When an adult child with addiction problems lives with his parents, those parents are faced with hard choices. The addict believes that he is only harming himself, yet the truth is that the addiction is hurting everyone and is typically tearing the family apart.

Parents and significant others of alcoholics/addicts in deciding upon a course of action must make decisions based on what they can live with. There is a huge difference between bottom lines and threats. If in fact, family members have decided that they are not willing to tolerate having an active addict living in their home, then they are at a bottom line.

A bottom line is different from a threat in that you know when you say it, you mean it, and that you can follow through. A threat may involve using the exact same words, but when you say them, you immediately wonder what you are going to do if it does not work.

So, when parents are at the place where they can say it, mean it, and follow through, they are in a position to lay down the bottom line, and tell the substance abuser that they have the choice-treatment or leave.

There are professionals that do interventions. Parents and other significant people can also do an intervention. If he chooses to move out instead of going to treatment at this point, it does not mean that there will not be another opportunity to offer treatment.

People are usually motivated to change in the midst of pain. When there are negative consequences that are causing emotional, psychological, or other distress, addicts can become willing to ask for and/or accept help. The help that they ask for is usually about wanting to be bailed out again, but when one's choices are equally unattractive, a treatment center bed begins to sound pretty good.

It is important to remember that getting clean and sober is a process. When confronted by a family member about the alcohol or other drugs, an alcoholic/addict initially denies that they are using and tries to engage the confronting parent in a debate, argument, or "prove it" session. The parent or significant other does not have to prove anything. They just have to describe the behavior that is problematic, how it affects them, and that they are not willing to continue to tolerate it. Parents can point out the connection between the dots, but not engage in an argument about it. They might say something like this "when you do this........, I think that you are using drugs. I feel hurt and scared and I am not willing to watch you destroy your life. You cannot continue to live with us the way that you are. There is a bed reserved for you at ......treatment center. Before you finish treatment we will help you figure out what to do next."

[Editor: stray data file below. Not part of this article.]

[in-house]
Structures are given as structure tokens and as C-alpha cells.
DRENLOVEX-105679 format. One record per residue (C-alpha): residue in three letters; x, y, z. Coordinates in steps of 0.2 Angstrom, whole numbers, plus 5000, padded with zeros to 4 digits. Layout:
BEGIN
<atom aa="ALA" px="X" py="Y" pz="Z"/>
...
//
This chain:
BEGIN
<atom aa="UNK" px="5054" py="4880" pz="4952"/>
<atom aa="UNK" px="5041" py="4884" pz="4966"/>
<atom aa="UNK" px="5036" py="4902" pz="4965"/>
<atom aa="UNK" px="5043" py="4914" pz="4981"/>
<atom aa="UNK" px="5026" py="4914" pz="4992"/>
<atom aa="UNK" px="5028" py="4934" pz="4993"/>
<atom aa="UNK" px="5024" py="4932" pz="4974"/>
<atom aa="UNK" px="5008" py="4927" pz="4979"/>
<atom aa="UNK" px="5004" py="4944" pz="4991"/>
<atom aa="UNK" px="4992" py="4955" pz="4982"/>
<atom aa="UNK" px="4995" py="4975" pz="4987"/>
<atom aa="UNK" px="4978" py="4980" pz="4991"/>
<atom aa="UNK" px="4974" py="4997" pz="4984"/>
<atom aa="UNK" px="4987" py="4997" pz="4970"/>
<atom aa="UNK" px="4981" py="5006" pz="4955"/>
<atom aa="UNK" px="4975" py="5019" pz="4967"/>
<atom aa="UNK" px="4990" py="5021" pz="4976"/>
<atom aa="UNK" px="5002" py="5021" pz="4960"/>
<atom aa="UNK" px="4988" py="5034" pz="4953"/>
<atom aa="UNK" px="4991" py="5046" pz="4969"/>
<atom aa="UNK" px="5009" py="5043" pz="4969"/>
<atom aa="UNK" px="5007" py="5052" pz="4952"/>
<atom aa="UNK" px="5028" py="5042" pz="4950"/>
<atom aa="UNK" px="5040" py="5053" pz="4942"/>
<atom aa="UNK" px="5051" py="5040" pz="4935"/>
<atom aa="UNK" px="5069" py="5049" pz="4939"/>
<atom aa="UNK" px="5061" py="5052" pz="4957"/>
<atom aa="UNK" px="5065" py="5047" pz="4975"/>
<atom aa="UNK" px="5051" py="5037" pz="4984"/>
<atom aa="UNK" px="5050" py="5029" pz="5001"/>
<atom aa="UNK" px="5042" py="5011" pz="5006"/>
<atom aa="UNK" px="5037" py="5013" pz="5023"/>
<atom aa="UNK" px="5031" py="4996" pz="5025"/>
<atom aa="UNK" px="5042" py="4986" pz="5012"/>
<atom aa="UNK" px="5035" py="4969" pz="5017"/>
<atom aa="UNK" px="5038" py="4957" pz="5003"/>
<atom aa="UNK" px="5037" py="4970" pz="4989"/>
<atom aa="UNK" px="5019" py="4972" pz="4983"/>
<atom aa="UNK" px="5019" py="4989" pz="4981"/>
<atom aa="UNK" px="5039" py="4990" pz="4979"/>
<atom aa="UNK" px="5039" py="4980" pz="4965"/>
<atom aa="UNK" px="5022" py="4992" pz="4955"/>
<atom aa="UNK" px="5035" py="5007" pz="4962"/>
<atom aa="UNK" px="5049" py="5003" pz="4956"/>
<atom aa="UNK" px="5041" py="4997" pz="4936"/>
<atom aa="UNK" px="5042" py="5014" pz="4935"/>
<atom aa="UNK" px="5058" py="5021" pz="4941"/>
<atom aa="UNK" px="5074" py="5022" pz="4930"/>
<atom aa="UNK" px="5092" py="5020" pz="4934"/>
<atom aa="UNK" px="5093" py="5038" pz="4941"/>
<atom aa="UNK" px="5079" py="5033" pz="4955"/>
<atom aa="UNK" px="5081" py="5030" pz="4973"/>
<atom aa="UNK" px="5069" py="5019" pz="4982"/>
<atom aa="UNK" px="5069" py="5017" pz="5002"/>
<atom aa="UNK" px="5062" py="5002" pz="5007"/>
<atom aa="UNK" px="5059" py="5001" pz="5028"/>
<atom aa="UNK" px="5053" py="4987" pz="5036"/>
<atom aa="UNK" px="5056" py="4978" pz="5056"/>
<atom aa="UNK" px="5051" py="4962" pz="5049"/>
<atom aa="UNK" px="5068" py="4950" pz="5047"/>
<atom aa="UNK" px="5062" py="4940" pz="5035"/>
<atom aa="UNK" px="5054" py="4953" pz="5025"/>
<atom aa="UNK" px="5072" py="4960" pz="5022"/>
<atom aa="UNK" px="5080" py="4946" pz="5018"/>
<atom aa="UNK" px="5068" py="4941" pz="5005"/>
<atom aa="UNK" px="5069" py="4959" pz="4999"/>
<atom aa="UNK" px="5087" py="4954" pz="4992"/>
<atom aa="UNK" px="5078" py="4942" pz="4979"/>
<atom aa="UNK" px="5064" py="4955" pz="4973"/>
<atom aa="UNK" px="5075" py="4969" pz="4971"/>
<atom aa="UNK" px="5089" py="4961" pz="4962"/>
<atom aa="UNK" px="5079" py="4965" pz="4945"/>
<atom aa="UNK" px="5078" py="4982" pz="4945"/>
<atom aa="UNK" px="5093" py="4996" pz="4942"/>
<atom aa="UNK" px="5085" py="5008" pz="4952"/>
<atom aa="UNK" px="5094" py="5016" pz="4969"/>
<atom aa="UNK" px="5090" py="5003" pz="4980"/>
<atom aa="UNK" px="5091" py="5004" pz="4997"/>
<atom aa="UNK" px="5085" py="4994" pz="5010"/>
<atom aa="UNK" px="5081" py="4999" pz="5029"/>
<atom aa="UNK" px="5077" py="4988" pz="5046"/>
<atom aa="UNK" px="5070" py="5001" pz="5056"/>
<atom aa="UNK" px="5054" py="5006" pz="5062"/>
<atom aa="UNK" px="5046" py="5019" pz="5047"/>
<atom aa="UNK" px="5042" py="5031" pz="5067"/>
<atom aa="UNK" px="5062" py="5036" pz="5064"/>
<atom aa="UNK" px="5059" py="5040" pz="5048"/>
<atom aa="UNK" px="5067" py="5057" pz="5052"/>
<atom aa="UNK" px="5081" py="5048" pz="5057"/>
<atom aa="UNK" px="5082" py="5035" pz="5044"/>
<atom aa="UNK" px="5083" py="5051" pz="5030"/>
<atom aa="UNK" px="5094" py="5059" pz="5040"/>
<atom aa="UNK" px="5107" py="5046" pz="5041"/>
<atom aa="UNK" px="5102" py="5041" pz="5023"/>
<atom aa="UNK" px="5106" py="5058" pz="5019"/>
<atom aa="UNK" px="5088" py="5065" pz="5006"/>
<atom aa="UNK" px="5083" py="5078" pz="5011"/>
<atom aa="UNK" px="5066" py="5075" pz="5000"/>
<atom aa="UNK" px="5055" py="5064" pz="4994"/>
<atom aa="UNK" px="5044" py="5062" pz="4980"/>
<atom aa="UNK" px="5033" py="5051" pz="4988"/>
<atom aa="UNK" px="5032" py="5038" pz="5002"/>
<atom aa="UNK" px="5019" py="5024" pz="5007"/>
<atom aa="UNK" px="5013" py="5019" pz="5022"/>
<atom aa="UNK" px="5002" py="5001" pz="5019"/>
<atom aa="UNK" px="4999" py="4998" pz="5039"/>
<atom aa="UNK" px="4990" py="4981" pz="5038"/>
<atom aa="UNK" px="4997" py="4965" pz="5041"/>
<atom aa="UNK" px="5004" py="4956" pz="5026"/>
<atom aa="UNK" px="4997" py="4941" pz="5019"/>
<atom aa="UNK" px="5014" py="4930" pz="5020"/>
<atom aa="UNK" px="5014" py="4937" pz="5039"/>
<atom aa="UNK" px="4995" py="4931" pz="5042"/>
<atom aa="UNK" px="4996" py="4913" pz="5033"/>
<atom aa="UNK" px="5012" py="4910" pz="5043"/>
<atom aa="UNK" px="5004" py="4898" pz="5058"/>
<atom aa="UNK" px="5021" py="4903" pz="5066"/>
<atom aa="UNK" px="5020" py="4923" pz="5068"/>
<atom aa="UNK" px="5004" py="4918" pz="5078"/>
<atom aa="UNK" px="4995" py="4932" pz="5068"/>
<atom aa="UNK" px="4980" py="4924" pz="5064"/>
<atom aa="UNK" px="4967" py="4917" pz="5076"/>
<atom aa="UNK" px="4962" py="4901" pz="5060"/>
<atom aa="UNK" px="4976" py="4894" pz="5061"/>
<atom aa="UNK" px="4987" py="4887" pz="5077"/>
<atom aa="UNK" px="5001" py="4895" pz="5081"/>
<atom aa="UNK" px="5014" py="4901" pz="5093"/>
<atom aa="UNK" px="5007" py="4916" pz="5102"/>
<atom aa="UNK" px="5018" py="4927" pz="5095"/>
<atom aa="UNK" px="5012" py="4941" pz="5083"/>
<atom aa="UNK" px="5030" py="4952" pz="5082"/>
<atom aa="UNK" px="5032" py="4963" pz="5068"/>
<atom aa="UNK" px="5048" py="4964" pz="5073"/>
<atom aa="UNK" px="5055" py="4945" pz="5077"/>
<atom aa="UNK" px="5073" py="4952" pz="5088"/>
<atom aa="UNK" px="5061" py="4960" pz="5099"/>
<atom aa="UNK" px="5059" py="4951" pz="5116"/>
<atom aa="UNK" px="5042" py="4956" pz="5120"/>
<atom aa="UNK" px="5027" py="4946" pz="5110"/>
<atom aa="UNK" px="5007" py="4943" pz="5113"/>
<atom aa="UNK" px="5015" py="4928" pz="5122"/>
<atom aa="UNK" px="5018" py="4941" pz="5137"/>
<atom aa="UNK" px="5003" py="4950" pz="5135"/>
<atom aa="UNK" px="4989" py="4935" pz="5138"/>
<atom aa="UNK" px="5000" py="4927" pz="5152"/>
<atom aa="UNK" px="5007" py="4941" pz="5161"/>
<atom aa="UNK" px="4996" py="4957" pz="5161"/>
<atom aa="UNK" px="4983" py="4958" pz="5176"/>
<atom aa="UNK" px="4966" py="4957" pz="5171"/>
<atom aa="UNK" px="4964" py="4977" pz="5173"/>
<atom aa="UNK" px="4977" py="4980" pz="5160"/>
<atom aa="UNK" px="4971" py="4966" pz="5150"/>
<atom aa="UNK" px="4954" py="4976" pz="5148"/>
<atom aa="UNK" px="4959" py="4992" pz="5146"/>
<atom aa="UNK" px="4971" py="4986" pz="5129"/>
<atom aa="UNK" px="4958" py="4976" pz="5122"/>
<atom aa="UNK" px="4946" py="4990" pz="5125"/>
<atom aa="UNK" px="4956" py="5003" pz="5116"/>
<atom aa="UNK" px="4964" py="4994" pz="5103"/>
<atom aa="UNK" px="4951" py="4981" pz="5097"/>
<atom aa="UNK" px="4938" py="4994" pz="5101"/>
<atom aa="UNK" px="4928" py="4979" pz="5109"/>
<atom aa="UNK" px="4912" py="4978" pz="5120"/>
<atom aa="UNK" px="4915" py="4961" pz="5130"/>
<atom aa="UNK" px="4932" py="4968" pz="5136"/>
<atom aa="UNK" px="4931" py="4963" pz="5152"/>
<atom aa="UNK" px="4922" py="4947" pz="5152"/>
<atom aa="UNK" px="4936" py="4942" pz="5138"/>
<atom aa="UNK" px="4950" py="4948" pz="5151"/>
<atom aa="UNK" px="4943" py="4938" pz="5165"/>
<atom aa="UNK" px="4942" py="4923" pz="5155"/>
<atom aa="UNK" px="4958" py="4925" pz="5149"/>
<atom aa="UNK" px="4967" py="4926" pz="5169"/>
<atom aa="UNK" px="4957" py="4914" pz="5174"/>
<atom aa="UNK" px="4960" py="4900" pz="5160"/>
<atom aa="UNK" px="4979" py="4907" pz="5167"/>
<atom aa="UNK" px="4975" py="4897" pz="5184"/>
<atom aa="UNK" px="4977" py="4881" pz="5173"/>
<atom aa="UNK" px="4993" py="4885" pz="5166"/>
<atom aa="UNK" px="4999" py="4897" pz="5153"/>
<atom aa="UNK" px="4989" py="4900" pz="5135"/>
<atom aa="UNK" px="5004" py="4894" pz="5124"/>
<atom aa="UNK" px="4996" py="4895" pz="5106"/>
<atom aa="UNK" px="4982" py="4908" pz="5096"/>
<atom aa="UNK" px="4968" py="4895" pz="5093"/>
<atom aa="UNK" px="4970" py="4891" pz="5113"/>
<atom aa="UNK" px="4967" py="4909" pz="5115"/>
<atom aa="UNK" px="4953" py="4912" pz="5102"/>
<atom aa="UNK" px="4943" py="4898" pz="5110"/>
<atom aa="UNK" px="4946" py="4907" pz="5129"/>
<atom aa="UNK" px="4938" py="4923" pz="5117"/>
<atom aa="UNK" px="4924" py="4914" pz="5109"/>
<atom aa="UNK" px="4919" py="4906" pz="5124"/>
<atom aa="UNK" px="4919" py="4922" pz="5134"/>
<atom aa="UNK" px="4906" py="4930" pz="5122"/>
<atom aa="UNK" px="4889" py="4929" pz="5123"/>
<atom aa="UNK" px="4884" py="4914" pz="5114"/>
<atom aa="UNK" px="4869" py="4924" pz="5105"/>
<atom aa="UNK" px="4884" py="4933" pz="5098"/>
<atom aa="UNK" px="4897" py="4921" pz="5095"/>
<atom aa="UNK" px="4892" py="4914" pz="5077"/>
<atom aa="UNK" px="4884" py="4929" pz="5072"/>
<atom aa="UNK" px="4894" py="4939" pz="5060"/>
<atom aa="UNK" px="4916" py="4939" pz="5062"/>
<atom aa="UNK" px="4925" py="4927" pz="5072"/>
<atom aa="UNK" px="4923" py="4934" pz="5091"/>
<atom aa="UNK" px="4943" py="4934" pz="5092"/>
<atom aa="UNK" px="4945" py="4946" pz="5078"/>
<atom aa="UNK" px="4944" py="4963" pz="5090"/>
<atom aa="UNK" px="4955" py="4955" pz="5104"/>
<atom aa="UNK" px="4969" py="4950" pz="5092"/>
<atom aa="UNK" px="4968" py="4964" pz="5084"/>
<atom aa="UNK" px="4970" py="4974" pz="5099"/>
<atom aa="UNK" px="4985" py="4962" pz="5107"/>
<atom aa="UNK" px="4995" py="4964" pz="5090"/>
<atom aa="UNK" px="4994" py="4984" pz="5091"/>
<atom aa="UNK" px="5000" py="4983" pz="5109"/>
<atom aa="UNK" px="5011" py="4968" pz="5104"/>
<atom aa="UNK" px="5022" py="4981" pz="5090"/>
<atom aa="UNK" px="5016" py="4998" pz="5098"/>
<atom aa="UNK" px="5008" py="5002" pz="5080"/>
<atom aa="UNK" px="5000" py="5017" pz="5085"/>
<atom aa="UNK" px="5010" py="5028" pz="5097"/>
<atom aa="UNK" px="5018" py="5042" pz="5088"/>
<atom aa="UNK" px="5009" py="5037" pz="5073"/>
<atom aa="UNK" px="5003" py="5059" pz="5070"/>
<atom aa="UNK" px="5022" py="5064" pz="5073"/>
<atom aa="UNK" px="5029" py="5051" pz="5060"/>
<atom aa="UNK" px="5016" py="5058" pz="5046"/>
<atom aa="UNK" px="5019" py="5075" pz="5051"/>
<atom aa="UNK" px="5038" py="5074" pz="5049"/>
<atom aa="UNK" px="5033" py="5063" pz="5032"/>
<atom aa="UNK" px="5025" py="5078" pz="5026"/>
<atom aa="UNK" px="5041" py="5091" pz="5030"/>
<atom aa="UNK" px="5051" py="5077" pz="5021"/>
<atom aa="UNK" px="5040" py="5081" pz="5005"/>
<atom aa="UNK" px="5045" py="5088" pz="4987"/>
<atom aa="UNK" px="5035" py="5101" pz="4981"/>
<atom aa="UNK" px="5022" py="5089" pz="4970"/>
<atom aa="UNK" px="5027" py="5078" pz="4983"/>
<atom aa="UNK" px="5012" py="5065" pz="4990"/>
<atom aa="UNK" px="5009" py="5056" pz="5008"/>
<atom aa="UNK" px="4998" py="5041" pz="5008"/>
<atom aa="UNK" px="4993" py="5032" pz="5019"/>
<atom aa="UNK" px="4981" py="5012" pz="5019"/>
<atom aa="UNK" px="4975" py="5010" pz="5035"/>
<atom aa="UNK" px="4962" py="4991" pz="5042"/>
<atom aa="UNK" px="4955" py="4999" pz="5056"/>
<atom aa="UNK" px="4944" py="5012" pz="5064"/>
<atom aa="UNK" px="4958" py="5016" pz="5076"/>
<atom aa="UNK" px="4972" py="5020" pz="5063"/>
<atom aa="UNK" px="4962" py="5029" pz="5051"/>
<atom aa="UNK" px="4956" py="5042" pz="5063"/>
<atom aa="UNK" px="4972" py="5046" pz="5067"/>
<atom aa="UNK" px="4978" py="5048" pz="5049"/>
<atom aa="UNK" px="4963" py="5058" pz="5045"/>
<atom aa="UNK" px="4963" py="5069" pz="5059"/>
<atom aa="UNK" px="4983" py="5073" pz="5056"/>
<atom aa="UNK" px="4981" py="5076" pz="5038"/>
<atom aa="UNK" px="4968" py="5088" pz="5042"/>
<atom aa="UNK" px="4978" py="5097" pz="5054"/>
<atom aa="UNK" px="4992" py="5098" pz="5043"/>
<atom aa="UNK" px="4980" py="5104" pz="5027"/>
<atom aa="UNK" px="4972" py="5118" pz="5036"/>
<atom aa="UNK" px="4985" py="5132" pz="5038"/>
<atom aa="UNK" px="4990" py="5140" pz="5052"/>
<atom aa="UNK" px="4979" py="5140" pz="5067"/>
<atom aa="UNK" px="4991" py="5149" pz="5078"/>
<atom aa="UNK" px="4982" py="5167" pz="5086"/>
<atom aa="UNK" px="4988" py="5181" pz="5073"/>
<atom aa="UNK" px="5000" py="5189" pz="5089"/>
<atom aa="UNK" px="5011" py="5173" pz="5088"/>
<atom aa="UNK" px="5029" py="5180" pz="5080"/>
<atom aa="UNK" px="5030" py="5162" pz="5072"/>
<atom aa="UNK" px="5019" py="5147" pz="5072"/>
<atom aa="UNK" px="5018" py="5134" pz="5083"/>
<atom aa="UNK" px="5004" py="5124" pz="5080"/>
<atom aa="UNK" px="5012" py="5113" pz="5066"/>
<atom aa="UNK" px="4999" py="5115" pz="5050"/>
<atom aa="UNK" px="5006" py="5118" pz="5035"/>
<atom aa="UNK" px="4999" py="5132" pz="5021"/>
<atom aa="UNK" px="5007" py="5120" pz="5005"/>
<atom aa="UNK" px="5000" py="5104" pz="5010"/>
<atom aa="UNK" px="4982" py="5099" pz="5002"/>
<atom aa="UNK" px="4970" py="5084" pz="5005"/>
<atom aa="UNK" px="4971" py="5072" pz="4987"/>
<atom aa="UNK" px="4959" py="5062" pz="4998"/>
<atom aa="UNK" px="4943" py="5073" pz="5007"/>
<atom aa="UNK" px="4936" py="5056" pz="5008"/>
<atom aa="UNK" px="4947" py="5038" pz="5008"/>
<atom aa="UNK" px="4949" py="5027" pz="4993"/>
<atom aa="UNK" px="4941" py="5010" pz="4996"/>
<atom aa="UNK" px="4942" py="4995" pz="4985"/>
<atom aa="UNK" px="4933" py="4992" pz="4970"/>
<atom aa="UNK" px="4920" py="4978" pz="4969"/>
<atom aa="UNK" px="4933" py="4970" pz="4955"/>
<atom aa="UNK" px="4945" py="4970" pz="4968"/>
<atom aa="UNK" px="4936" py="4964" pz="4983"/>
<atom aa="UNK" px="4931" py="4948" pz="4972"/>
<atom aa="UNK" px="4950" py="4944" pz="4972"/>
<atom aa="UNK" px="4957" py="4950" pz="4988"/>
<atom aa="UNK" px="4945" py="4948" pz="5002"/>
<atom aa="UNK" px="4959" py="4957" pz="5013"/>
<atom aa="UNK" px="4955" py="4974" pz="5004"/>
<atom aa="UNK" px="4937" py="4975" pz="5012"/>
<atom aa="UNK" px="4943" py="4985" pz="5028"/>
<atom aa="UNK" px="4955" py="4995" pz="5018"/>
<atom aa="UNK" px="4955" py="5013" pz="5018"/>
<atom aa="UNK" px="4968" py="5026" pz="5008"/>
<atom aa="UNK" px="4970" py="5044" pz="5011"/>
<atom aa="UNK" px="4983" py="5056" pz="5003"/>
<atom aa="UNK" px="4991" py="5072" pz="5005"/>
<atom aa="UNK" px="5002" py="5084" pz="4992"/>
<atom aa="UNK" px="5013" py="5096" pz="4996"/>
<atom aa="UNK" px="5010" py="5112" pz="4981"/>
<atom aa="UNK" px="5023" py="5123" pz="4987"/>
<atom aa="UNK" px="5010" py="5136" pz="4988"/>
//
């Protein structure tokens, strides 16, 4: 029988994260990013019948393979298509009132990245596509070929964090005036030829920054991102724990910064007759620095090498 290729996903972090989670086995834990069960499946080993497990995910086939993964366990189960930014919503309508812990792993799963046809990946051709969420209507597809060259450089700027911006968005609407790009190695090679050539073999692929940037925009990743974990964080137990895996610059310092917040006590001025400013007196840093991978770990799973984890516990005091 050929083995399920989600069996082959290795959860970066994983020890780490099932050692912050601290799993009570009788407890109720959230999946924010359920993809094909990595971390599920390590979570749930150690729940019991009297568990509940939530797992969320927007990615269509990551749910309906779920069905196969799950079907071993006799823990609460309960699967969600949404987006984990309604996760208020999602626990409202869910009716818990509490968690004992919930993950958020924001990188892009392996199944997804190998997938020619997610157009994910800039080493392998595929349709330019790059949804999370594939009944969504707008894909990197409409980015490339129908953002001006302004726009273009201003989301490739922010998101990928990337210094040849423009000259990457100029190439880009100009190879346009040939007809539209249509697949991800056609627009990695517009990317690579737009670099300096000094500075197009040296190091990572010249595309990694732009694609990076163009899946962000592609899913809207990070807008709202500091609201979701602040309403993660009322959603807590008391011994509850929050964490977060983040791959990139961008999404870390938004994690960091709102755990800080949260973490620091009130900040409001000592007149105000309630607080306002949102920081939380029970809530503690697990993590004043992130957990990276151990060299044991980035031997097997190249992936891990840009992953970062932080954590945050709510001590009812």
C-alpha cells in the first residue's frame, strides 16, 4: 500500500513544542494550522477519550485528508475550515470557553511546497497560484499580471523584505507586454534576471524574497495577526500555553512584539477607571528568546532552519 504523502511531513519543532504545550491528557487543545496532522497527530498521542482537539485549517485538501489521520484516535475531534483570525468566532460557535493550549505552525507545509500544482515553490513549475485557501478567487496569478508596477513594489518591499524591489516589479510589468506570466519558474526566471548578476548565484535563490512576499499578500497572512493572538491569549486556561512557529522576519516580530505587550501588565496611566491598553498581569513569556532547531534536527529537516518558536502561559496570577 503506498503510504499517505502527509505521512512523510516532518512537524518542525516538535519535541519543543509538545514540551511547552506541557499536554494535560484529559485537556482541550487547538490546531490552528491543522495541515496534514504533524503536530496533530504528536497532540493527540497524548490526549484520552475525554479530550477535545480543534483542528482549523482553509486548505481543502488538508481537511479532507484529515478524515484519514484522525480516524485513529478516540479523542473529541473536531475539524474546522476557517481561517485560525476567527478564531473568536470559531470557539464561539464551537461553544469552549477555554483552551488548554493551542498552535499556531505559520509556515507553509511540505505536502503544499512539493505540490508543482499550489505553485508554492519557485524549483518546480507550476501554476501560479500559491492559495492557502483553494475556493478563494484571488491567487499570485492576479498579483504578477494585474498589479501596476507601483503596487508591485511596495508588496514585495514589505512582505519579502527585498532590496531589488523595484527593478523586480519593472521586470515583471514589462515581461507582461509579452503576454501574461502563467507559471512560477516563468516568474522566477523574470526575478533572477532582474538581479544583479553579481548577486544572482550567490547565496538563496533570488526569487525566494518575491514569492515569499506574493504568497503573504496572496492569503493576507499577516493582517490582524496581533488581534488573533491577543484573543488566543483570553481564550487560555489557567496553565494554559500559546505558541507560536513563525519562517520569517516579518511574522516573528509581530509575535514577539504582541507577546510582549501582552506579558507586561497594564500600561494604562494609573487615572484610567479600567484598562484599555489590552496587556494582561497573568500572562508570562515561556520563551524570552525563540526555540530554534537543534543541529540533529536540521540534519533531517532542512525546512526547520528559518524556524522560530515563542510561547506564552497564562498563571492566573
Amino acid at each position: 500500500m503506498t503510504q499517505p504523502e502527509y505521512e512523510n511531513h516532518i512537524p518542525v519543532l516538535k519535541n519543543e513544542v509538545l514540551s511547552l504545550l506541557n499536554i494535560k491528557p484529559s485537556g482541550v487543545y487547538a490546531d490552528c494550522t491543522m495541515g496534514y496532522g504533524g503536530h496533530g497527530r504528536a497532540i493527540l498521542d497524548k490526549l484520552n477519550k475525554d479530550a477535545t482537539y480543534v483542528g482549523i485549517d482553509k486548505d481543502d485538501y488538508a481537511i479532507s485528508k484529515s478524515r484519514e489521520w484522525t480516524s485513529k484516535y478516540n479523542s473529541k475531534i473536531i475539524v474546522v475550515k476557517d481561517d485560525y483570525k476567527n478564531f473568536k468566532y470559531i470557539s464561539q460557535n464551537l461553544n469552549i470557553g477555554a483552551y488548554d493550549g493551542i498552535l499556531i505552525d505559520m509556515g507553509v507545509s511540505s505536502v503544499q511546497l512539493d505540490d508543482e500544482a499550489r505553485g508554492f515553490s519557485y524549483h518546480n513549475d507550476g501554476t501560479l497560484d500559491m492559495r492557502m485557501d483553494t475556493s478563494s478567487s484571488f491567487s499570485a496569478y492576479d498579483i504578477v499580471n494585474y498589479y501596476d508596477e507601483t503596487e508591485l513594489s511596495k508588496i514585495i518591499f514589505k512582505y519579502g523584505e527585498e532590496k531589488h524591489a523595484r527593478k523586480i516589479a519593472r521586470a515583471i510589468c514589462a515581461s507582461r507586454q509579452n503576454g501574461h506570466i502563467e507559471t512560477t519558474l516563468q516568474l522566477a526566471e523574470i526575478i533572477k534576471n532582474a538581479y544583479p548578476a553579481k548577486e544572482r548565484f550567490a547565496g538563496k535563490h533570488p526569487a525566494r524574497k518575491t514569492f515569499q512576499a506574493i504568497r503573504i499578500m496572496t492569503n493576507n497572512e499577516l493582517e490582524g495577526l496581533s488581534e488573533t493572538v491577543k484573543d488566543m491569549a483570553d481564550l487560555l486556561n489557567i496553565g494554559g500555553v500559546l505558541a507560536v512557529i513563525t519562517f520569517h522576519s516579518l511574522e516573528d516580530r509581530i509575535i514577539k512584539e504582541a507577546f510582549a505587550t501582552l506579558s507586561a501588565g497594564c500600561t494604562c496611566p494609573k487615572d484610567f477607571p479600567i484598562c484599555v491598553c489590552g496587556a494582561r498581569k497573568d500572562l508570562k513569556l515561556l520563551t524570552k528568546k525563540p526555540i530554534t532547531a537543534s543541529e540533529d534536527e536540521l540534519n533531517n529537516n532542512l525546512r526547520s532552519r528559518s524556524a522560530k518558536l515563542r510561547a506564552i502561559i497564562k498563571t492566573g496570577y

After the initial confrontation and offer for help, the alcoholic/addict will usually try to play "let's make a deal". This often involves a verbalized willingness to do some lesser treatment alternative, like AA/NA or Outpatient counseling.

Usually when someone is at the point where someone else is intervening on their behalf vs. having had a "moment of clarity" where they can really see that they have a problem and are ready for recovery, they are often not in a psychological or emotional place where AA/NA alone would be enough to establish and maintain abstinence. (Although it is possible).

This scenario is further complicated by the detox factor. If you don't know what they are doing, how much, how long, and last use, you don't know what kind of detox help is needed (if any). Some detox (without help) can be quite dangerous. It depends on the factors above.

Of course, when you have little information about these factors, you also don't know what level of care the alcoholic/addict needs. There are plenty of licensed alcohol/drug counselors who can do an assessment and make recommendations about a level of care.

One of the problems with that is that all assessment for addiction is based on self-report data. Although there are scales in many diagnostic tools that are supposed to be able to detect denial and dishonest answers, addiction can certainly go undetected.

All of this speaks to the complicated issue that parents are dealing with. Anyone in this process would benefit from professional help in figuring out how best to navigate these turbulent waters. I would encourage any parent or spouse in this position to get help for the process. Getting a loved one into treatment is just the beginning.

Author's Bio: 

Addiction recovery is a lifelong process, just as recovery from all chronic diseases are. To empower yourself and your addicted loved one, gain as many tools and resources as you can. My website has a number of individual and family dynamics of addiction and recovery. There are Recommended Readings, an "Ask Peggy" column, a Links page with additional resources, and a newsletter that will alert you to new educational/informational opportunity releases. To answer a survey about what you would like to know more about, or to purchase my ebook, "Understanding Cross Addiction to Prevent Relapse" go to http://www.peggyferguson.com/ServicesProvided.en.html

My website is a work in progress. To visit my website or to sign up for my newsletter, go to http:www.peggyferguson.com

Peggy L. Ferguson, Ph.D., Licensed Alcohol/Drug Counselor, Licensed Marital/Family Therapist, Author, Trainer, Consultant, Private Practice Professional providing services in Stillwater Oklahoma.